We Need "Special Needs"

10 Jul

My first week at camp was interesting. I love it, but it’s really challenging.  I have always been around people with special needs, so it wasn’t a culture shock. My brother has Downs syndrome,  and my dad and my best friend’s mom worked with them. Often, I try to hard to psychoanalyze people with special needs.  Are they happy? How do they process life? How self aware are they? There has been times when I have actually been jealous of my brother because he seems so content and full of joy. Maybe it’s not that ignorance is bliss, but simplicity is.

My brother Robert (age 20) last summer in Maine

This week I had an array of campers, all of them with multiple disabilities, some with some degree of of visual and hearing impairment and mental retardation. One woman was completely blind and deaf. It was hard to tell how much she understood, communication was extremely limited. She had an obsession with armpits and breasts and would hit my elbow in order to try to stick her finger in her armpits. Several were self abusive and would pick themselves till they bled or bang their heads on hard objects. The week was full of stress, mental and physical exhaustion, but plenty of moments of joy and laughter.  One of my campers, an older hispanic lady, would break into the macarana whenever you started dancing. Another followed me around, ecstatically grinning and high-fiving and always wanting to give me hugs. I got to help them swim, ride horses, go down the zip line, dance, paint, and make jewelry.

At the end of the week, I was so ready for them to go home, but it was sort of bittersweet. The parents came to pick them up, and one of the moms thanked the other counselors and I  profusely. She told us that we had no idea how much it meant to her and her husband to have just a five day vacation. Their daughter, (the huggy one who followed me around everywhere) was 21 and adopted and it was her first year at camp.

“I have a lot of miles on me.” She said, as her daughter jumped up and down, babbling sign language. She shared how it has taken years to teach her daughter even to put on deodorant. She has Charge Syndrome and no sense of smell or hearing.

“And she doesn’t even get it in her armpit! the mom chuckled, “She still tries to put it on her elbow. But four years ago she put it on her wrist, so she is getting closer. We rejoice at the little things.”

We laughed with her, but inside I was filled with emotion at the thought of that kind of dedication and patience in raising a child that never truly grows up.  I thought of my own parents and the sacrifices they have made for my brother. What kind of things does that teach you about life?

I know my own perception needs to be altered on a daily basis. So often I find myself responding out of humanistic thinking that a person’s value  is based on what they can contribute to society, that the mind is god over the heart. I need to be reminded that it is those who live as little children that are truly living. There is also something about taking care of people’s basic physical and emotional needs that takes the weight of my own complications out of my head. There is no room for them.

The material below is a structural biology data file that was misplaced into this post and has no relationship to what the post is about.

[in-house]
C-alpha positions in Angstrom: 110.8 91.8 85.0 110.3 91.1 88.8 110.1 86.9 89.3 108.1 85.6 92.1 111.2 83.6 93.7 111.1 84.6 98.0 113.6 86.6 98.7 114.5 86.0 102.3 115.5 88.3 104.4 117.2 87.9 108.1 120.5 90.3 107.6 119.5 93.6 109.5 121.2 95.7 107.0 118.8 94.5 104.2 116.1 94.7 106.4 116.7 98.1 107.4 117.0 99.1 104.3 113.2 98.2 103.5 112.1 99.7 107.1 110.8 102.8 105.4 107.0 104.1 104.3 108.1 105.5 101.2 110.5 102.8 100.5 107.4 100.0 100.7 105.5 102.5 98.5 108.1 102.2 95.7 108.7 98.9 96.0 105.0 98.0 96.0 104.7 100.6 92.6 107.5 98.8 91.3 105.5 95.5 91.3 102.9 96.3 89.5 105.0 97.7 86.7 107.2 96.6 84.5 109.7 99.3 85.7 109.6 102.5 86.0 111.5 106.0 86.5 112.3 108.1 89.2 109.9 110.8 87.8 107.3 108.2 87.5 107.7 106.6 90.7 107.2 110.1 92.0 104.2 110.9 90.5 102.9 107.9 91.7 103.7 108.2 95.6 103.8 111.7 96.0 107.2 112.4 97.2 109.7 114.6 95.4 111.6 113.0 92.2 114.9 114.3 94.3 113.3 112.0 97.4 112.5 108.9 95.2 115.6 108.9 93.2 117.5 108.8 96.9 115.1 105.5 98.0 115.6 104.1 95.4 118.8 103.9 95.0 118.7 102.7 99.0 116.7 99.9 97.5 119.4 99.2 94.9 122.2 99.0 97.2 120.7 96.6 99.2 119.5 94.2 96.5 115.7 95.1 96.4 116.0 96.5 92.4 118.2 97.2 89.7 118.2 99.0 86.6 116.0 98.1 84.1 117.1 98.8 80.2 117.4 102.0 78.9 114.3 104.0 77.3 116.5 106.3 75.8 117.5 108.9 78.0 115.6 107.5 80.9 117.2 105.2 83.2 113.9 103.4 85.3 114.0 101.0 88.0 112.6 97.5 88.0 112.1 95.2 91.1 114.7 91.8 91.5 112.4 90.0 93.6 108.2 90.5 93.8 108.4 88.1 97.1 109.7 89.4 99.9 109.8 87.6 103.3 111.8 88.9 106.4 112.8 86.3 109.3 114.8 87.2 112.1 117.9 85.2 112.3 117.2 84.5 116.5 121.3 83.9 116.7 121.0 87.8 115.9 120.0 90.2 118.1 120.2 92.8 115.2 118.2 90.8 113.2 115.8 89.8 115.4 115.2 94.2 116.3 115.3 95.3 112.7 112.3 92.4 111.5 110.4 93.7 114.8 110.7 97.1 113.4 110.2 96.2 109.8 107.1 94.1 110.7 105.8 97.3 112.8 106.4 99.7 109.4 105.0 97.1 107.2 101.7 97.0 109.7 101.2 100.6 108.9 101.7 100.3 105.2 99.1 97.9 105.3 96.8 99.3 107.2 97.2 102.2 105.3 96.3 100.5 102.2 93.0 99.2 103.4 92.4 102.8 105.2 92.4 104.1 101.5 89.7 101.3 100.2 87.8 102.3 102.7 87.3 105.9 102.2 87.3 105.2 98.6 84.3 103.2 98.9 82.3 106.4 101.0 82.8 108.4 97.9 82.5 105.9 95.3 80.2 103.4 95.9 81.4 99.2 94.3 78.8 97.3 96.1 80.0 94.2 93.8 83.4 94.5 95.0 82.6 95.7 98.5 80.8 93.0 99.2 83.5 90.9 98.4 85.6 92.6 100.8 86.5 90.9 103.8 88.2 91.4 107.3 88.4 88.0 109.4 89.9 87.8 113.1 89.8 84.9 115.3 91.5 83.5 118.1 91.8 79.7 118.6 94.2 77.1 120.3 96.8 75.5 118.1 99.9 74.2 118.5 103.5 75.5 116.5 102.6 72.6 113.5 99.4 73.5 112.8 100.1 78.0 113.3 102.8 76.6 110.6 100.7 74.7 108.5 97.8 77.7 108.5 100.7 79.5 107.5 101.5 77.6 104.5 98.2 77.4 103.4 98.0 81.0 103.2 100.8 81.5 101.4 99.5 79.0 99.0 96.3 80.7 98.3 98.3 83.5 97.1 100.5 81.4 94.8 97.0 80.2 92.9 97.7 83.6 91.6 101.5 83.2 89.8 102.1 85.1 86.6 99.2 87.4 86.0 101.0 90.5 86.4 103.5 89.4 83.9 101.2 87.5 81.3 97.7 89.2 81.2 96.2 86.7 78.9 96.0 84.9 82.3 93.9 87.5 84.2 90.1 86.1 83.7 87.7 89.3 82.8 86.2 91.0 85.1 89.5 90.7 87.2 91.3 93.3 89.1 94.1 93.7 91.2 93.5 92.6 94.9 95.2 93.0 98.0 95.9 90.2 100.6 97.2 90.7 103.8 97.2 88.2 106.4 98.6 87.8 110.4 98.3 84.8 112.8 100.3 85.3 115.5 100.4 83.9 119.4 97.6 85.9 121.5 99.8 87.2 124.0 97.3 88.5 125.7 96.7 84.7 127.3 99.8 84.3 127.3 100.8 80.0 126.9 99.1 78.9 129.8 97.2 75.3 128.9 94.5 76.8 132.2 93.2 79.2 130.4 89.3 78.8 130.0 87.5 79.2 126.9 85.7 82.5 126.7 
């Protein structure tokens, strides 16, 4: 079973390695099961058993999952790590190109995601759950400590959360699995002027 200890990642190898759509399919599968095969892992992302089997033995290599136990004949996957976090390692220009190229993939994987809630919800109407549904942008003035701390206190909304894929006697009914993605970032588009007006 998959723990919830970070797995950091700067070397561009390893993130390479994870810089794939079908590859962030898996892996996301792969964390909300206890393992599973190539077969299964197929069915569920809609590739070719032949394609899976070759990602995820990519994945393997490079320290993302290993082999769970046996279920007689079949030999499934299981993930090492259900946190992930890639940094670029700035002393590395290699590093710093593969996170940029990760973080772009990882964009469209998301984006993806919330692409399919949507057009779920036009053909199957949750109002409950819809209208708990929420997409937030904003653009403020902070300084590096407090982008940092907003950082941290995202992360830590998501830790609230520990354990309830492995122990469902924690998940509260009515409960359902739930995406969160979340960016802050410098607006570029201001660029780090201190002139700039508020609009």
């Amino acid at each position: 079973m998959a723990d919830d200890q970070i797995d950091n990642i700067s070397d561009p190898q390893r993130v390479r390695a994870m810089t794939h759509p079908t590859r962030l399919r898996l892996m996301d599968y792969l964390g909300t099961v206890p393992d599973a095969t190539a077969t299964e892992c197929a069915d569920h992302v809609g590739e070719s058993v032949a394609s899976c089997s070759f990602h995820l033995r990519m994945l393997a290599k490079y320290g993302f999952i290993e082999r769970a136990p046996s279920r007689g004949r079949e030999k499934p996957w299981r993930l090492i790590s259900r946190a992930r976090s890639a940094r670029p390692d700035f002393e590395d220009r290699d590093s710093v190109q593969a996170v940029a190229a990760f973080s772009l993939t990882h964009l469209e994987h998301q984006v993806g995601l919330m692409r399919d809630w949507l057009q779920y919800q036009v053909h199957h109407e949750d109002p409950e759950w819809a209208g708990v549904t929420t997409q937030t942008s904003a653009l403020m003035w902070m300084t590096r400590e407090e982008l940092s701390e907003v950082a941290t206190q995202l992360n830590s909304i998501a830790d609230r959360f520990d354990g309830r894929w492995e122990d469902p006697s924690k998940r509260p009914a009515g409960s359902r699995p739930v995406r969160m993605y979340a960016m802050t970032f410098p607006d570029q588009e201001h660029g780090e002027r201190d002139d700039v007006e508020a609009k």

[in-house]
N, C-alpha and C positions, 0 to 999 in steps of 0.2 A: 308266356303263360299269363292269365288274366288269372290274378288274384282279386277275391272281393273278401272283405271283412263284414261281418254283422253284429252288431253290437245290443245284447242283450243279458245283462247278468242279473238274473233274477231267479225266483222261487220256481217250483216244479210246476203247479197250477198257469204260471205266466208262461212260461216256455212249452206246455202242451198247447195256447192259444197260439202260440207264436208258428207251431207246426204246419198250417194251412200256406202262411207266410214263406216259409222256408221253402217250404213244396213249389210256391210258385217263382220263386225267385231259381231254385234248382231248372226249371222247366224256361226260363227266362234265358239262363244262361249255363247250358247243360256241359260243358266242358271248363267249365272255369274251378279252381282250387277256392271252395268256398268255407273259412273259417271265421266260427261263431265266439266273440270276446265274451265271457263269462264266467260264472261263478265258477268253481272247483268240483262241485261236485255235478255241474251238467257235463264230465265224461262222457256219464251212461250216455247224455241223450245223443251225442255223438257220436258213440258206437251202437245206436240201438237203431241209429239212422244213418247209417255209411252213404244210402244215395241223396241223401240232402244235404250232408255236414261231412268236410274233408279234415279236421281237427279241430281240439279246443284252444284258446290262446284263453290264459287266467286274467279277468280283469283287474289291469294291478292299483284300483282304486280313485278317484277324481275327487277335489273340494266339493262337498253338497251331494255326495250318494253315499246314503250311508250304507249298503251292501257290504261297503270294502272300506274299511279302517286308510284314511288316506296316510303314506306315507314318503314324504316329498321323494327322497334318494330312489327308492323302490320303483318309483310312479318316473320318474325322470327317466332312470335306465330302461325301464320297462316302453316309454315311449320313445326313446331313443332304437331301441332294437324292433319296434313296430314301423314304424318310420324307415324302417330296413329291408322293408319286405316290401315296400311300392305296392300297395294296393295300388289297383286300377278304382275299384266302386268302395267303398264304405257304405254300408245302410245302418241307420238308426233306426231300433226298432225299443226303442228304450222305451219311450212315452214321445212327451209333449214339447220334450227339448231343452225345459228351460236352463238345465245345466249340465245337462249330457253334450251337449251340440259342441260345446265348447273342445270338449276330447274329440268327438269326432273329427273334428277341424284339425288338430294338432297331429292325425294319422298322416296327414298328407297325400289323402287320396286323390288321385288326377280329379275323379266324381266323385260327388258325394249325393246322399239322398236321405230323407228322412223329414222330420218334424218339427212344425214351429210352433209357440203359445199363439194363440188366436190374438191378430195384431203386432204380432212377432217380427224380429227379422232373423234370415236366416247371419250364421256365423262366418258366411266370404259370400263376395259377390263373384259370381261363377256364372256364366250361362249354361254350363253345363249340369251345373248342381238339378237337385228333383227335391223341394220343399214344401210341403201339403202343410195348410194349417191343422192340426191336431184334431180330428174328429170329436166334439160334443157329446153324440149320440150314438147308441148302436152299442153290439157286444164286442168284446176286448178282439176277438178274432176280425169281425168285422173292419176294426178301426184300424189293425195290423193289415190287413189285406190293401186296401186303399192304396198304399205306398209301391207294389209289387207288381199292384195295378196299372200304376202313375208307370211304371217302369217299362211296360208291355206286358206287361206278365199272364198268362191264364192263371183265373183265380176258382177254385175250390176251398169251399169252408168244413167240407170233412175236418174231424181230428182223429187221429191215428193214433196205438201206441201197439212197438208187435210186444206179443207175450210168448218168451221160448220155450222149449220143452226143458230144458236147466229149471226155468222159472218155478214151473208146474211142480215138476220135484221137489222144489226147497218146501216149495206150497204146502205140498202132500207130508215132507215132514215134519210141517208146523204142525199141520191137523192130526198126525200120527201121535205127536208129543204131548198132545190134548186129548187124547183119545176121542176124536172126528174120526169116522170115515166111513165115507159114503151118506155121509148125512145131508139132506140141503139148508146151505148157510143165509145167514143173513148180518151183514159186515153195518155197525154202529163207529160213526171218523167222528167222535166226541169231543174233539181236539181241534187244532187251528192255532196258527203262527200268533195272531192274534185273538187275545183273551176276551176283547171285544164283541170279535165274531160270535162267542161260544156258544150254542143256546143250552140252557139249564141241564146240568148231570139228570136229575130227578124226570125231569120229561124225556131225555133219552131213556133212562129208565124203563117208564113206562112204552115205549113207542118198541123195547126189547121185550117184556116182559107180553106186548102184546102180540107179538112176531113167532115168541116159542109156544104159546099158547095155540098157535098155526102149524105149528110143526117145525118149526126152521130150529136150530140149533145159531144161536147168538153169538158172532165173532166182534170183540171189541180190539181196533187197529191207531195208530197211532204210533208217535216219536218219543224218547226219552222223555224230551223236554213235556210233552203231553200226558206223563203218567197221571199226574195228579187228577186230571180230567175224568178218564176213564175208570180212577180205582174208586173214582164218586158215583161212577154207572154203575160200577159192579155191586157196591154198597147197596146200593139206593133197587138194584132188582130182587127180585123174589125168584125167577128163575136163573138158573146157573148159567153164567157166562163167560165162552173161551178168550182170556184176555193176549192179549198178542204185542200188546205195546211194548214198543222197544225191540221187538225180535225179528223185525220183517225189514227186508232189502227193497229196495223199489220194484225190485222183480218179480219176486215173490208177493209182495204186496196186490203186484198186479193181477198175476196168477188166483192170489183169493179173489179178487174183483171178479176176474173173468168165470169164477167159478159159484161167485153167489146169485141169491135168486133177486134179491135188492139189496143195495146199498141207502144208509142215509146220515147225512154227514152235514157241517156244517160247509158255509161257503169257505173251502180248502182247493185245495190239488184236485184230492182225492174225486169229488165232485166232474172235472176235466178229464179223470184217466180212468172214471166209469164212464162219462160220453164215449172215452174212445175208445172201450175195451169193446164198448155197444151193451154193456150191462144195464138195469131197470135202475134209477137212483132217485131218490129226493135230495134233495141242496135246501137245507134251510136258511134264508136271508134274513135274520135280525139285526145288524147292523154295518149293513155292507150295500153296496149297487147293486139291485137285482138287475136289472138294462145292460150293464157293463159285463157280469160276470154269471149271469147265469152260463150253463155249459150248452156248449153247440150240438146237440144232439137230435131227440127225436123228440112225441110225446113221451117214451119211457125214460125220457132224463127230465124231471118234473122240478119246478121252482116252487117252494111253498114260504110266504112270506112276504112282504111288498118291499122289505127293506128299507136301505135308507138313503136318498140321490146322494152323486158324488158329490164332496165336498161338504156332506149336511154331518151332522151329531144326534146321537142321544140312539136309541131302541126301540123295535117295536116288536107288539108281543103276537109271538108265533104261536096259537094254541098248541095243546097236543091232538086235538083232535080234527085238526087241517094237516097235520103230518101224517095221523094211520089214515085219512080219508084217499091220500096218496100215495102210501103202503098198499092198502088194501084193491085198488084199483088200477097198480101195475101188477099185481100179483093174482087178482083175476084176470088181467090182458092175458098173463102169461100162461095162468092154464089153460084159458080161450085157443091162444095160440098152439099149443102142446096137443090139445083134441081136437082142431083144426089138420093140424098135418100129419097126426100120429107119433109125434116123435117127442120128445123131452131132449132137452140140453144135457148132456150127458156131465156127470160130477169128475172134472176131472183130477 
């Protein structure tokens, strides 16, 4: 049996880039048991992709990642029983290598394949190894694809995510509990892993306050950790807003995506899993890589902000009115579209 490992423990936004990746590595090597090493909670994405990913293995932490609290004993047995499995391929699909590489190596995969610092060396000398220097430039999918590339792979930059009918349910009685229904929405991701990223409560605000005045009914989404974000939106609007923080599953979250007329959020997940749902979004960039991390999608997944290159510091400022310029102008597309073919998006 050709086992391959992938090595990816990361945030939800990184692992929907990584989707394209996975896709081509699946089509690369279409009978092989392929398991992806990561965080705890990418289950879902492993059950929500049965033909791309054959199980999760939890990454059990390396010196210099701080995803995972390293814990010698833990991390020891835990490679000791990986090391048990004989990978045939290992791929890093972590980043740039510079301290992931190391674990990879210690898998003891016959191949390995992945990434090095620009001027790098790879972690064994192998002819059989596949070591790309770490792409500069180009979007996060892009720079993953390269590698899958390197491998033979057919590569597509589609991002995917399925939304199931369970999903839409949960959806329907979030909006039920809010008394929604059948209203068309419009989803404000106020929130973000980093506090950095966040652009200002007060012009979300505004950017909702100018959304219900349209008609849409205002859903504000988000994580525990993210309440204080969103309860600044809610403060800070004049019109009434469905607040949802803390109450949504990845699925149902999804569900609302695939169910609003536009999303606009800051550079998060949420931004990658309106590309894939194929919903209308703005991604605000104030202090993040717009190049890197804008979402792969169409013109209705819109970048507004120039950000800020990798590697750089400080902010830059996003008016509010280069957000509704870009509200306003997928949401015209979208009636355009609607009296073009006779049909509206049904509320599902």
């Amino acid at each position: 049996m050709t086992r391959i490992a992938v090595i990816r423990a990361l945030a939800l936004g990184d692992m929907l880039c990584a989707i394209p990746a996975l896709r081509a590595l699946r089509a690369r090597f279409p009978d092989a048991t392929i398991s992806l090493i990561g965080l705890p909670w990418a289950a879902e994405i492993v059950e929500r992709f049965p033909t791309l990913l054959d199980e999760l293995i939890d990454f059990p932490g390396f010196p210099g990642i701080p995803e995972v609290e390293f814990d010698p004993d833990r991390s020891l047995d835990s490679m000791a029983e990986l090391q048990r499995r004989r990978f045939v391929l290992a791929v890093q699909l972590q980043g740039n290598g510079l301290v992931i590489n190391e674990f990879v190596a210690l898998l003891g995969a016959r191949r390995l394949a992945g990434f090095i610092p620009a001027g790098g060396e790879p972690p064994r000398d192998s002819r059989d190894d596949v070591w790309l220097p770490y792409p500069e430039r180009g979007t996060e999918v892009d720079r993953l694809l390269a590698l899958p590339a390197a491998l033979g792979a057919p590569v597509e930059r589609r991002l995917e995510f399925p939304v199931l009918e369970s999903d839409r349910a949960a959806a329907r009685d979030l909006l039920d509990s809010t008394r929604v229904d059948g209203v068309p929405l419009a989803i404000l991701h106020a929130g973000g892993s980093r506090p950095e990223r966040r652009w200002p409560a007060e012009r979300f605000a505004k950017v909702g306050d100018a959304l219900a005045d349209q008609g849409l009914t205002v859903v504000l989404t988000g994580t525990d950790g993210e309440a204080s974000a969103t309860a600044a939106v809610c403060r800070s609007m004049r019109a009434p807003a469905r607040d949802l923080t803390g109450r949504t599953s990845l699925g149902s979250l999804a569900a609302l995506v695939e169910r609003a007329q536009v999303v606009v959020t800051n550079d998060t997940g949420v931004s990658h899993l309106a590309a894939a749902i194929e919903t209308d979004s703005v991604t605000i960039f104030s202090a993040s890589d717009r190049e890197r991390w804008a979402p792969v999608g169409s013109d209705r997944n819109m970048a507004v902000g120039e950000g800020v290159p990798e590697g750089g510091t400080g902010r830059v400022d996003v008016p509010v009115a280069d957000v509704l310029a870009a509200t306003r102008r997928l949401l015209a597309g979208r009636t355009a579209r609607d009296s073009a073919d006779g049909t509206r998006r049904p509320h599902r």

I am re-posting something I wrote in China after visiting an depressing orphanage and having my perception changed through in encounter with a child sitting in his wheelchair in the corner, forgotten.

The Kingdom Is Yours (From “All Things Are Becoming New”)

What do you see when you stare at the wall?
You are strapped to a wheel chair, unable to move.
You can’t control your own muscles, drool drips down your chin.
One eye is fixed on something in the distance, one to the side.
Thick black tufts of hair grow in all directions from your head.
What do you think? Do you know who you are, what you are?
Are you screaming inside, trapped in this body? How do you feel?
You grab my hand. I hold yours tight.
You look at me with those eyes, black as night.
What do I see?
You smile, like you have a secret you want to tell me.
And I get this sense like I have tricked.
I look into your eyes, and I don’t see rejection and hopelessness. I see life.
I get this sense like you have seen things I have never dreamed of.
I know, strapped in a chair in this room in this orphanage, you have been places I could never imagine.
The kingdom is yours.
Blessed are the poor. The weak. The meek. The last ones. The rejected.
You grab my hand tighter.
Who am I to pity you?
I am too strong. Too independent. Too beautiful.
Too grown up to see what you see, past the colorful wall, out the door, into the air, up and up.
The kingdom is yours.
You know it. You have seen it. You belong to it.
“What do you see?” I ask again, and you begin to grin.
I’ve had it all wrong. This world is backwards and upside down.
I see in your eyes, that the kingdom is yours.

I believe, as time goes on, I will realize even more, we need people with “special needs.”

“Maybe the last ones are the lucky ones, the ones who got this whole thing figured out. Cause when they go looking for something beautiful, they start looking from the inside out.” – Matthew West.

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2 Responses to “We Need "Special Needs"”

  1. Jeff Goins January 7, 2011 at 2:03 pm #

    Love this: “Maybe it’s not that ignorance is bliss, but simplicity is.”

Trackbacks/Pingbacks

  1. Help “All Things Become New” For My Niece Sierra « - November 28, 2011

    […] Sierra, like my younger brother Robert, was born with Down Syndrome. […]

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